Posted by HLPAPG
Guest Blogger: Janet Horvath is the author of Playing Less Hurt. Here is an excerpt from her blog on Interlude.
In touch with Ravel’s Boléro
by Janet Horvath
Music lovers and musicians adore the music of Frenchman Maurice Ravel. Whether it’s his moving Pavane for a Dead Princess or his more esoteric String Quartet, his colorful orchestral work La Valse or his dazzling piano concertos (one of which is for the left hand only), he was considered an innovative and inventive composer of the impressionist period along with his co-patriots Debussy and Fauré.
One of his most famous pieces is Boléro — a one-movement orchestral piece. Ravel originally composed the work as a ballet commissioned by the Russian ballerina Ida Rubinstein. Ravel decided to try something new and controversial with this piece —to use one insistent melody with a recurring incessant rhythm.
The première at the Paris Opéra in 1928 was a sensation. Choreographed by Nijinska, a gypsy dances on a table surrounded by men in an inn in Spain — a stunning and seductive theatrical experience. Choreographer Maurice Béjart’s “Bolero” is one of his most well-known and popular ballets. In 1979 he decided to have a man dance the central character surrounded by women. There is a third version consisting of all men. The impact of the work is quite different as the gender changes.
Boléro is frequently performed as an orchestral piece. Boléro’s hypnotic snare drum beat and inexorable climax never fails to bring the house down. How does Ravel achieve this with merely one melody and one continuous rhythm?
Keep reading on Interlude!
Making music at any level is a powerful gift. While musicians have endless resources for learning the basics of their instruments and the theory of music, few books have explored the other subtleties and complexities that musicians face in their quest to play with ease and skill. The demands of solitary practice, hectic rehearsal schedules, challenging repertoire, performance pressures, awkward postures, and other physical strains have left a trail of injured, hearing-impaired, and frustrated musicians who have had few resources to guide them.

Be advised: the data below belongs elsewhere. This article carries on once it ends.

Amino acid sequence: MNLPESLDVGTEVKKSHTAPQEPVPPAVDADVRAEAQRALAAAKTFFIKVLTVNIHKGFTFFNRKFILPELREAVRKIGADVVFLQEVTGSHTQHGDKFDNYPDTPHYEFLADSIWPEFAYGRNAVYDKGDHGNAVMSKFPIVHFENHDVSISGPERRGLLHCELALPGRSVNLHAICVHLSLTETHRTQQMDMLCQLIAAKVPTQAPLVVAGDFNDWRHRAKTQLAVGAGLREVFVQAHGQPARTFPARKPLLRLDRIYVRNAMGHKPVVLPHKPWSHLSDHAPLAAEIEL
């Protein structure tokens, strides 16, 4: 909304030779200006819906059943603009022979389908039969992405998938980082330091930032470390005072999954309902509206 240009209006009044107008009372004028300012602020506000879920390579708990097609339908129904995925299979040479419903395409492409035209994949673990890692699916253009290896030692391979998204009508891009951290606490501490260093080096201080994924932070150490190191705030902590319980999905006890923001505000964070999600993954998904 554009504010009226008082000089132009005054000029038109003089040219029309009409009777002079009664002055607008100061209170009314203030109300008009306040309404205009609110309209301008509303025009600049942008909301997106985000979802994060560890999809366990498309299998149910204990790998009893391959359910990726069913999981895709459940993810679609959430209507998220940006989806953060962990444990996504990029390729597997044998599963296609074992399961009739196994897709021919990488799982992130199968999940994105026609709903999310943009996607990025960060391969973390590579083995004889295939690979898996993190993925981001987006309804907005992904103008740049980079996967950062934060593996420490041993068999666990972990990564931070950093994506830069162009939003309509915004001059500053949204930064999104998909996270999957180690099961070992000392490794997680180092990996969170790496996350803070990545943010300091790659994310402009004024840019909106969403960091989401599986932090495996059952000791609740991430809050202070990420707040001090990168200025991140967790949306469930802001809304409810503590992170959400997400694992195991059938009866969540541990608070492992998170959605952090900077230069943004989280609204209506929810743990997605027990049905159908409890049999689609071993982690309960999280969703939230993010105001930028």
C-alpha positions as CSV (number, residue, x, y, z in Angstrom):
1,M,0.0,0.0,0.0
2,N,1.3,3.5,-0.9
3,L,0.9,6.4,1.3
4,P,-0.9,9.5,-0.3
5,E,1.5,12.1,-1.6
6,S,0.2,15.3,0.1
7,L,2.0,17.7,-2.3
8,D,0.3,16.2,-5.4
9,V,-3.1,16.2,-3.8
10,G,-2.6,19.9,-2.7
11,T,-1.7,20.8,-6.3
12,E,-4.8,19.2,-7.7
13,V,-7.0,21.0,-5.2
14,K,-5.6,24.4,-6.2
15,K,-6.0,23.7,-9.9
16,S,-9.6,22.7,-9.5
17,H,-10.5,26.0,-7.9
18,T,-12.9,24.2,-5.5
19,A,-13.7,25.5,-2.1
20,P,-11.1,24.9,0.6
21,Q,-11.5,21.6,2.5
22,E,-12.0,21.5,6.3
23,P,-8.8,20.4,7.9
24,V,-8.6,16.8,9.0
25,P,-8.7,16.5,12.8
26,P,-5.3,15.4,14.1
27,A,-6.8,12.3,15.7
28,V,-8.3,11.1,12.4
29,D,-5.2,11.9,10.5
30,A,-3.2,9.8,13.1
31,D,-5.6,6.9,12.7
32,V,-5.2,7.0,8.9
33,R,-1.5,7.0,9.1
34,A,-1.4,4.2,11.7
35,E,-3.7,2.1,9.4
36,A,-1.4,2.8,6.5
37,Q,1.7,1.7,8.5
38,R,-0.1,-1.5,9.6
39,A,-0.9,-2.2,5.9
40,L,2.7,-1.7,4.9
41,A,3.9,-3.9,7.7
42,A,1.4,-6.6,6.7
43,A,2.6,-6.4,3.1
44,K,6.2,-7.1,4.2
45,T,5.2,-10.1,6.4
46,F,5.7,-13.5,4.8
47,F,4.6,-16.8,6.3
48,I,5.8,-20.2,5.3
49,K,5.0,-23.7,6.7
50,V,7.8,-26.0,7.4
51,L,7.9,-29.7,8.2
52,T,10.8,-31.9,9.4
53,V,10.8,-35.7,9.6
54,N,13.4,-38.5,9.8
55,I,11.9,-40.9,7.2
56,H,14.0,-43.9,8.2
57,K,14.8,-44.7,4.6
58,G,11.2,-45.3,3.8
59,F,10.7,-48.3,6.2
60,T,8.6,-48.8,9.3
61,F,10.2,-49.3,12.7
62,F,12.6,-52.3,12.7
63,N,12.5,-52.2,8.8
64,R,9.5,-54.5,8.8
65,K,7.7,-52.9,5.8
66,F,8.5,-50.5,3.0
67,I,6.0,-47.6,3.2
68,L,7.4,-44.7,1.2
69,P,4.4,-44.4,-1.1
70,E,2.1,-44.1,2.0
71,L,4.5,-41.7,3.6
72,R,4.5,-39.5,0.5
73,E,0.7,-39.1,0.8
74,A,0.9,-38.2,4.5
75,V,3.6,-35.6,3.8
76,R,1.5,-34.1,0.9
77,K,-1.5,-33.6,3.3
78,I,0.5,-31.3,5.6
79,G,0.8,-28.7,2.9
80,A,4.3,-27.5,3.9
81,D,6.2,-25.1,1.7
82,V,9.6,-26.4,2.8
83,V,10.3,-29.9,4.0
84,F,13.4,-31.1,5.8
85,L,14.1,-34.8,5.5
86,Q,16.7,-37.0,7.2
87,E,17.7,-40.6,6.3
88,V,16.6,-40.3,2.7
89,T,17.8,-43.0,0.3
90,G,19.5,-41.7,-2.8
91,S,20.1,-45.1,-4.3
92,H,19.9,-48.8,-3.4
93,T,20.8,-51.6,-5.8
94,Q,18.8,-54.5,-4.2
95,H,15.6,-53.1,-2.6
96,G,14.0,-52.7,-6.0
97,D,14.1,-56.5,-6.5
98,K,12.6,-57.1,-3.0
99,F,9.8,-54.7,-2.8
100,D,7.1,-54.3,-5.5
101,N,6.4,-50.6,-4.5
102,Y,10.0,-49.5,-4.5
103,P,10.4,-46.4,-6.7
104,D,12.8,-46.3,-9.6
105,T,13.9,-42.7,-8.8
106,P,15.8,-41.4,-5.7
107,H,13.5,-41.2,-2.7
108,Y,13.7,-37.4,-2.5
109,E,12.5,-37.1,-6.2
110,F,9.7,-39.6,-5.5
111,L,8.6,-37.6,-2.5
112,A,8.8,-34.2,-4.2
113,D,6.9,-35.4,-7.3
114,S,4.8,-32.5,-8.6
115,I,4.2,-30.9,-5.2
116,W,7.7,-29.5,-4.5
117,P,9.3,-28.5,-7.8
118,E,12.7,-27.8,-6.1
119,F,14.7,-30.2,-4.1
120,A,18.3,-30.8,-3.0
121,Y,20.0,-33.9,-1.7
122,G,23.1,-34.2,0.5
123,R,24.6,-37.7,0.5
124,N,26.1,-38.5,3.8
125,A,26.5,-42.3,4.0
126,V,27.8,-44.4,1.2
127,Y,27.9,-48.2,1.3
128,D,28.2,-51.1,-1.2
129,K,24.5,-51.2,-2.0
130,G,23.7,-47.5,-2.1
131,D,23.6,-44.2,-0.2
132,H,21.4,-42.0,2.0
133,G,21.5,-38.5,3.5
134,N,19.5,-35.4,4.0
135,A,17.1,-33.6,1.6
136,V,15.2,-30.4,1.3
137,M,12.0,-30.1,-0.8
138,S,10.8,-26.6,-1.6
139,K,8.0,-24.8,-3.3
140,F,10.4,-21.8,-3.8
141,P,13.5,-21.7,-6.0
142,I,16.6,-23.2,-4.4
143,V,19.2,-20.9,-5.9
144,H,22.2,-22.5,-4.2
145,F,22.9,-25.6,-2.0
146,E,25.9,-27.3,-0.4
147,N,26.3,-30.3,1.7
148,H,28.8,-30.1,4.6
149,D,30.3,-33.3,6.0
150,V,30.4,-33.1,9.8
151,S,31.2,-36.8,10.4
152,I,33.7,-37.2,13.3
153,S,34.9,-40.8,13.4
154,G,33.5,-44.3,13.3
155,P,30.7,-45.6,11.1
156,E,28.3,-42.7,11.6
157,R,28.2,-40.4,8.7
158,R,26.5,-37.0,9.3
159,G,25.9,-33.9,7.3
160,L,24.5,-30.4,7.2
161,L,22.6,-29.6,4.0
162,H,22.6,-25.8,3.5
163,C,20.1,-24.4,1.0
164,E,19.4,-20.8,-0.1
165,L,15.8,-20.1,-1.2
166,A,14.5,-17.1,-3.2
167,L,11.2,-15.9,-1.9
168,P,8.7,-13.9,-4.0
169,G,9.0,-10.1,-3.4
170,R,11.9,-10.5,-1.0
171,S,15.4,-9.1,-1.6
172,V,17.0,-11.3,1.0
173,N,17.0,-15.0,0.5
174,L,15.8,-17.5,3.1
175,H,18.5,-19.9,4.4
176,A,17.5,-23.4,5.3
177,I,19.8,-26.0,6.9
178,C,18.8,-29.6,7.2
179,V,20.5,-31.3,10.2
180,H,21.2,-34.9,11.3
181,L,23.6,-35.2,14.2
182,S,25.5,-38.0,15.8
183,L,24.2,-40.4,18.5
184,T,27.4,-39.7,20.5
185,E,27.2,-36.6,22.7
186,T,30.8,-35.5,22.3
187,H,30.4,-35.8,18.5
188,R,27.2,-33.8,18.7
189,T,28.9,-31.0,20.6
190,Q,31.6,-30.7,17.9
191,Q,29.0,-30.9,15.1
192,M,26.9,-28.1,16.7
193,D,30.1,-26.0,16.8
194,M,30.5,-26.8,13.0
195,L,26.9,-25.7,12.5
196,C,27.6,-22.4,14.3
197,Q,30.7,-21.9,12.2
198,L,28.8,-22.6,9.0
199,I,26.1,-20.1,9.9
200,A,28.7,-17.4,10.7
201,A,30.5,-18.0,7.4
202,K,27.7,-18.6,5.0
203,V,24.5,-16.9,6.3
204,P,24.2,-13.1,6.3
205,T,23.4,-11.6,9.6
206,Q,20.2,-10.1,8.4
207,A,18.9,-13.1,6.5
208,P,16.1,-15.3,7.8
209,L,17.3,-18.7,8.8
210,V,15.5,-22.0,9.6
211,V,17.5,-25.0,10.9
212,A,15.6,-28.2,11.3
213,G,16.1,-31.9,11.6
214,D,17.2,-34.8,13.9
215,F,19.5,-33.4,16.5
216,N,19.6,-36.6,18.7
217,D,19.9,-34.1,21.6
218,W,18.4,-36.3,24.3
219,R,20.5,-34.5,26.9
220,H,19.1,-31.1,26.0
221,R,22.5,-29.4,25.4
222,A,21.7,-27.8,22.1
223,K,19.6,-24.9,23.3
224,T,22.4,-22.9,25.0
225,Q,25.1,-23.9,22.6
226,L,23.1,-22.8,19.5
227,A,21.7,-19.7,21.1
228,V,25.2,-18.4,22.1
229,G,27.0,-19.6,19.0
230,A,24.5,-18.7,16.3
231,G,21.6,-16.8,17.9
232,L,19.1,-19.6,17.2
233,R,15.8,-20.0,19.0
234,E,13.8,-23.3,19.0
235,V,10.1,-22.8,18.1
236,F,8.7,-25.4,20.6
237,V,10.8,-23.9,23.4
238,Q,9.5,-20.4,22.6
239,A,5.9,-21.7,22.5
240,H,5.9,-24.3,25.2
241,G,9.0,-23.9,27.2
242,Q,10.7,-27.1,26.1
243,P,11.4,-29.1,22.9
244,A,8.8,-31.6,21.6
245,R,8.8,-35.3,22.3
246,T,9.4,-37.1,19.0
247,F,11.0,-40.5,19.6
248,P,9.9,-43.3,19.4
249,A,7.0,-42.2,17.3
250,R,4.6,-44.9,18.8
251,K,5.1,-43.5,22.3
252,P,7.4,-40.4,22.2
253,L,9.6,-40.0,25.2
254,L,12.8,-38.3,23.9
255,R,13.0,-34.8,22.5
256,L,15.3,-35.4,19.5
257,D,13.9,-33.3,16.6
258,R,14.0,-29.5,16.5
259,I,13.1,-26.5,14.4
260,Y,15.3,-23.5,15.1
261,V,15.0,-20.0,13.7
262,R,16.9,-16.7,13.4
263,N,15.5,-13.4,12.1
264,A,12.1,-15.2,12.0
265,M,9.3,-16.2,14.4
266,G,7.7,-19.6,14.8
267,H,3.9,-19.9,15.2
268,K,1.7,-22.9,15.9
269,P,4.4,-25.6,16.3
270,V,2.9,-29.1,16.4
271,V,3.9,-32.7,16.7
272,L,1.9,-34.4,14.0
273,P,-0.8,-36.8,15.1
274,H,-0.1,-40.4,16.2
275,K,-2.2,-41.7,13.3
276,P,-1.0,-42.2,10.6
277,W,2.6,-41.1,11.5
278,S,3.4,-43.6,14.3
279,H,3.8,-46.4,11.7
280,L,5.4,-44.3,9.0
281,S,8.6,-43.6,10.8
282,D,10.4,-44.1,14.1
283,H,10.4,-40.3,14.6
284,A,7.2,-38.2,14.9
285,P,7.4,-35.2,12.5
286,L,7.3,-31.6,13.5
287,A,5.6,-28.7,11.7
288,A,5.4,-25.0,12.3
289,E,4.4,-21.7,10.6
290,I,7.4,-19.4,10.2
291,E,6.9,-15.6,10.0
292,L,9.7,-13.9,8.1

Playing Less Hurt addresses this need with specific tools to avoid and alleviate injury. Impressively researched, the book is invaluable not only to musicians, but also to the coaches and medical professionals who work with them. Everyone from dentists to orthopedists, audiologists to neurologists, massage therapists and trainers will benefit from Janet Horvath’s coherent account of the physiology and psyche of a practicing musician. Writing with knowledge, sympathetic insight, humor, and aplomb, Horvath has created an essential resource for all musicians who want to play better and feel better.